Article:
In the new Porsche 911, a “Structural Health and Knock Emission” (SHAKE) sensor from Hella is integrated in the front wheel arch liners for moisture detection. The piezoelectric SHAKE sensor detects the road condition and detects the water film on the road surface.
In the field of driver assistance systems, Hella has therefore further developed the so-called SHAKE technology. This complements existing assistance and safety systems, as it enables the vehicle not only to "see" its surroundings (for example via radar and camera systems), but also to "feel" them, thus covering the invisible area between all driver assistance systems in the immediate vicinity of the vehicle. Using a piezoelectric element, the SHAKE sensor detects, for example, vibrations and airborne noise from swirling water droplets and determines the degree of wetness between the tire and the road.
If the system detects a wet road, the response behaviour of Porsche Stability Management (PSM) and Porsche Traction Management (PTM) is preconditioned. In addition, the driver receives a warning and a recommendation to switch to wet mode. Various systems, such as the response behaviour of the drive, then adapt to ensure the greatest possible driving stability. "This is a great advantage over most systems available to date, which only warn when a critical driving situation with a very wet road has already occurred," says Michael Jaeger, who is responsible for the actuators and sensors in the management of Hella's electronics division.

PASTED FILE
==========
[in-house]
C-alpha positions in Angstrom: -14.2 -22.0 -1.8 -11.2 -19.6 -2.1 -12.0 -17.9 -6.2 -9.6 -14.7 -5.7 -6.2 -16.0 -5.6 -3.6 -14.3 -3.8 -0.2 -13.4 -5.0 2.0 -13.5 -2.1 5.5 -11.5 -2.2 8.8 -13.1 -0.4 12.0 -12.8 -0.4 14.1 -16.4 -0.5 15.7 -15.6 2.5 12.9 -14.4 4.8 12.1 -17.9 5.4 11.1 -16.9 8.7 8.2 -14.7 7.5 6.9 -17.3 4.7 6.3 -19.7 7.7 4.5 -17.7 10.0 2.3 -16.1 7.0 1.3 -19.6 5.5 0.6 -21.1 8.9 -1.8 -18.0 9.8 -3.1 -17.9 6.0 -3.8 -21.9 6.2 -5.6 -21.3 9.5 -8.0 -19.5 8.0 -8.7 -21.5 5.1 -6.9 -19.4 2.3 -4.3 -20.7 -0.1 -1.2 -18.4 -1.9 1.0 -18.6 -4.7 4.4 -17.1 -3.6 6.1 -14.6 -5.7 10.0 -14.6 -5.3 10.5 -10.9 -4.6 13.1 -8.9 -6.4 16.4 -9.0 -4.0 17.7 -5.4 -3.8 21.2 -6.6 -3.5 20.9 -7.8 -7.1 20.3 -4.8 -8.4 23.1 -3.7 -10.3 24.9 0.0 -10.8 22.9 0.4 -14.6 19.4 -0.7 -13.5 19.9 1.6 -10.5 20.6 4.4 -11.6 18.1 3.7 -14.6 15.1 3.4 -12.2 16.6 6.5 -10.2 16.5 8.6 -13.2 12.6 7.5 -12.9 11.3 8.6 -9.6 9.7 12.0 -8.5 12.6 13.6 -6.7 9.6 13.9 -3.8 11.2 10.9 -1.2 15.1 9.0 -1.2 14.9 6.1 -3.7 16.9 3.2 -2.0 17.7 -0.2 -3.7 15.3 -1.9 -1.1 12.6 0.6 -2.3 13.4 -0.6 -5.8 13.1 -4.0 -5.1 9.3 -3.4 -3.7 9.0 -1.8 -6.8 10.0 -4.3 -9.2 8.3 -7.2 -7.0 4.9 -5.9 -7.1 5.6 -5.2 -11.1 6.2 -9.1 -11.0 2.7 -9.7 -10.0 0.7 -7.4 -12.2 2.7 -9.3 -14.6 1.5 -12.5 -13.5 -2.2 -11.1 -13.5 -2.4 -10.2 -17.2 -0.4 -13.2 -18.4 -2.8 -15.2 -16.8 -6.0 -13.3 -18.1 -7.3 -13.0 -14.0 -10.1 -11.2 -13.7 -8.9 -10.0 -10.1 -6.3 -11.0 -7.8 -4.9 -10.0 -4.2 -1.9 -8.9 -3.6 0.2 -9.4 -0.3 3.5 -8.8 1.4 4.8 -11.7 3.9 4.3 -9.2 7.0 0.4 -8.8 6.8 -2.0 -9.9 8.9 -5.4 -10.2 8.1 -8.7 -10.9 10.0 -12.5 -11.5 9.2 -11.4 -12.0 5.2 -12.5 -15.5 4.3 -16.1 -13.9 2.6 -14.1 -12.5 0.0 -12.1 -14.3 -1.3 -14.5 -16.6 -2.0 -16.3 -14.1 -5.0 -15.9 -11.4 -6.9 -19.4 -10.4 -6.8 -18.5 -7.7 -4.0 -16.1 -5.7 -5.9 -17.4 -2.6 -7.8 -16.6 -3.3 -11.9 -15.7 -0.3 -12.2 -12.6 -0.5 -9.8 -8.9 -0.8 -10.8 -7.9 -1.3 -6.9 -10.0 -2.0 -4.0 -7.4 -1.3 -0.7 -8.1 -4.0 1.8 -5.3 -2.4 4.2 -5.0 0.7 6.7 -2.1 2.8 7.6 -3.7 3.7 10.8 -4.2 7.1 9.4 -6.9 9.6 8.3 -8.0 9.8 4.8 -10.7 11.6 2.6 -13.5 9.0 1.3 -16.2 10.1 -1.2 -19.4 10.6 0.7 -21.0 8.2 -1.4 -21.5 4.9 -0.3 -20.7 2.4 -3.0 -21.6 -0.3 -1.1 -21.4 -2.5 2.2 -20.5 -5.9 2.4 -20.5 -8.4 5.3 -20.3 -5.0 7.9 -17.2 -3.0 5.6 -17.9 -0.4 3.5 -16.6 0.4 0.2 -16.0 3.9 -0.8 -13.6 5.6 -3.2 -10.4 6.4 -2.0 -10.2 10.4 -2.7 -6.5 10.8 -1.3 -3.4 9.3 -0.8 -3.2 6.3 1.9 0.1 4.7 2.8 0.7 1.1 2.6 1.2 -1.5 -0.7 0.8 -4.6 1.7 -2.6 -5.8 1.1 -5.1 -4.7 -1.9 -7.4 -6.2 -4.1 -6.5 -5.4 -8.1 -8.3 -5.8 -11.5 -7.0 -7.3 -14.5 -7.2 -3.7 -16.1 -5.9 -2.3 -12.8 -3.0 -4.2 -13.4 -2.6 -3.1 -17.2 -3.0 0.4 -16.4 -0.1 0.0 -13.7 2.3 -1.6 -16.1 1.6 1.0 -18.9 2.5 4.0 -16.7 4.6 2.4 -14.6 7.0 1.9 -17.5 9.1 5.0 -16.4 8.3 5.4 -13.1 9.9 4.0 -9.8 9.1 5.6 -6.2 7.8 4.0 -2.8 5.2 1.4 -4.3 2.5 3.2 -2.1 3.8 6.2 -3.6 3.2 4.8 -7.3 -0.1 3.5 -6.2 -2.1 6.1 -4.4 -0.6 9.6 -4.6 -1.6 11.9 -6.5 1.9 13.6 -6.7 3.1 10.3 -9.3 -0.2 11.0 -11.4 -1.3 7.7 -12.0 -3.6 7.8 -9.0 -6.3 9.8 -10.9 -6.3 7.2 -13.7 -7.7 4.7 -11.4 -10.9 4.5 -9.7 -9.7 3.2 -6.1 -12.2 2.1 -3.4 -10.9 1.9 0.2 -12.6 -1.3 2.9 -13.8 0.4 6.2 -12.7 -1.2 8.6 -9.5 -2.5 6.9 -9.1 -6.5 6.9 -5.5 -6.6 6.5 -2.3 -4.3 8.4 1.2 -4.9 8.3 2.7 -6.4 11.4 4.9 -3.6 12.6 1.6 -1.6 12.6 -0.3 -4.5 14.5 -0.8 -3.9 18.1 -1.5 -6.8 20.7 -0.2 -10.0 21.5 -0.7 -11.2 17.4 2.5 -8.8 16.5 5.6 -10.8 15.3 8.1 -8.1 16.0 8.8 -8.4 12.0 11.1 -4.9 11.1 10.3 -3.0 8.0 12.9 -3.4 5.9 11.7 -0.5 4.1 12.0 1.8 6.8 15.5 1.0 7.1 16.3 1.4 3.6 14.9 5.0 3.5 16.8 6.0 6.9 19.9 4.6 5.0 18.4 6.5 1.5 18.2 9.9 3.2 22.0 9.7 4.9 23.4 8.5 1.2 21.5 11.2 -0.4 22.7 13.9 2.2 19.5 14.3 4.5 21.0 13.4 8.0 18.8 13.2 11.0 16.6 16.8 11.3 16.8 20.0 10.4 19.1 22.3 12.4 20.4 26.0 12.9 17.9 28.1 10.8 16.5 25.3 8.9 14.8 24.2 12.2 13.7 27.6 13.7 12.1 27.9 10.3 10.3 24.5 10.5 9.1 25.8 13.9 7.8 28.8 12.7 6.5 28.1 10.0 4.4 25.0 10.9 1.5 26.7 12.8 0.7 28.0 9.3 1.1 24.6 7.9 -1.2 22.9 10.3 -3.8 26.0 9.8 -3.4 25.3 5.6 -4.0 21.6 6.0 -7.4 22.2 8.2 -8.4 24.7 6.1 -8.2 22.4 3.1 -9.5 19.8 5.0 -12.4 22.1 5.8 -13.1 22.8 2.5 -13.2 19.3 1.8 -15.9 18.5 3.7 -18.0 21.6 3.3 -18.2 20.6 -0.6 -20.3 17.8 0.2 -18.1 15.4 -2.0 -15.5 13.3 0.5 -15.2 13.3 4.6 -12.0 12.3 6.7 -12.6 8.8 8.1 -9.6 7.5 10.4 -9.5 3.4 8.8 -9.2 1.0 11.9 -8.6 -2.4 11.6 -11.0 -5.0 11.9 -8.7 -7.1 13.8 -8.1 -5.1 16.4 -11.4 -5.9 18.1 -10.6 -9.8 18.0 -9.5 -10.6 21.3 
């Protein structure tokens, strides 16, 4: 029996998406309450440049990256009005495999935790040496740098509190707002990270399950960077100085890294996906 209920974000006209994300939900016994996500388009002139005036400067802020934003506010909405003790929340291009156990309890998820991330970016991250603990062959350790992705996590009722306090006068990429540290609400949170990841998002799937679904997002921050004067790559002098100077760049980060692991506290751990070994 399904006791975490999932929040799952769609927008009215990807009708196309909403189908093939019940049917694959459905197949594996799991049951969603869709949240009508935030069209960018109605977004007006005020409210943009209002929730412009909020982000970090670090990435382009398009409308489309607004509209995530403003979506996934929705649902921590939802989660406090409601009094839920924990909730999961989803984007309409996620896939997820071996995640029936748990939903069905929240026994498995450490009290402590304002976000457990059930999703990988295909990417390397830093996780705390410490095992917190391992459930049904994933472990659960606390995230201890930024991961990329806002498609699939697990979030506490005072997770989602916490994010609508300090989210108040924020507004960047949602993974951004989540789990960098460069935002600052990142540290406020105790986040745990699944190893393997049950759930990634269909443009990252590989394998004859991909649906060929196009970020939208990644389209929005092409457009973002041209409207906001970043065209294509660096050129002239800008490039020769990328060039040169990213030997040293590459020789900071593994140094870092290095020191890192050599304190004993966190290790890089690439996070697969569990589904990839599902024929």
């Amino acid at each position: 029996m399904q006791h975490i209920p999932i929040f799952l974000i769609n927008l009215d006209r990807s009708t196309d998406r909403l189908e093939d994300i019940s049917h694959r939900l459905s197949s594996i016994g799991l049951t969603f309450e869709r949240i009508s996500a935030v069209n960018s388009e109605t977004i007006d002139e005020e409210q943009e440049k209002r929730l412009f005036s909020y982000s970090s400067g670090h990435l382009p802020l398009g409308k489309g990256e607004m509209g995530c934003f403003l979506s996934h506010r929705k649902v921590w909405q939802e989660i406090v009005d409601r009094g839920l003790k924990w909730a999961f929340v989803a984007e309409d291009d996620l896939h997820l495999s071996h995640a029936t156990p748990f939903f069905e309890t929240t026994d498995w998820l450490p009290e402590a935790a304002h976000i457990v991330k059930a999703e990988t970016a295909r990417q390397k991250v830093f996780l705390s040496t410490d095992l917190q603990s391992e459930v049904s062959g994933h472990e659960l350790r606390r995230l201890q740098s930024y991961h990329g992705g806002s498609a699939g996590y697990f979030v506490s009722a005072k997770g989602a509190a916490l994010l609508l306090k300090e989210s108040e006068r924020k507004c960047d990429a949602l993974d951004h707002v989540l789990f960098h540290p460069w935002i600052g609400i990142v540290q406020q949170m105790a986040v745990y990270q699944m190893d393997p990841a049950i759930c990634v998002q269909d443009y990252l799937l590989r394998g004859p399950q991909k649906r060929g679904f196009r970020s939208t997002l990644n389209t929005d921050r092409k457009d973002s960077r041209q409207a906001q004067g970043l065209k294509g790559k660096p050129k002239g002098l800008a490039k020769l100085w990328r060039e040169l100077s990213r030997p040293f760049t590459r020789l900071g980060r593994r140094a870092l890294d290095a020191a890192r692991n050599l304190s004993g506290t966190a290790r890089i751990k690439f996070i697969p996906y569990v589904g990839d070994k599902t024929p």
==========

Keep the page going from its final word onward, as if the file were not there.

In addition, the moisture sensor also has potential for autonomous driving. "Precise information about road conditions is crucial in order to determine static friction and thus also braking distance. This is precisely what the SHAKE sensor can reliably determine.
In addition to the SHAKE sensor, Hella also supplies the interior light, central control units and sensors for accelerator pedal sensors.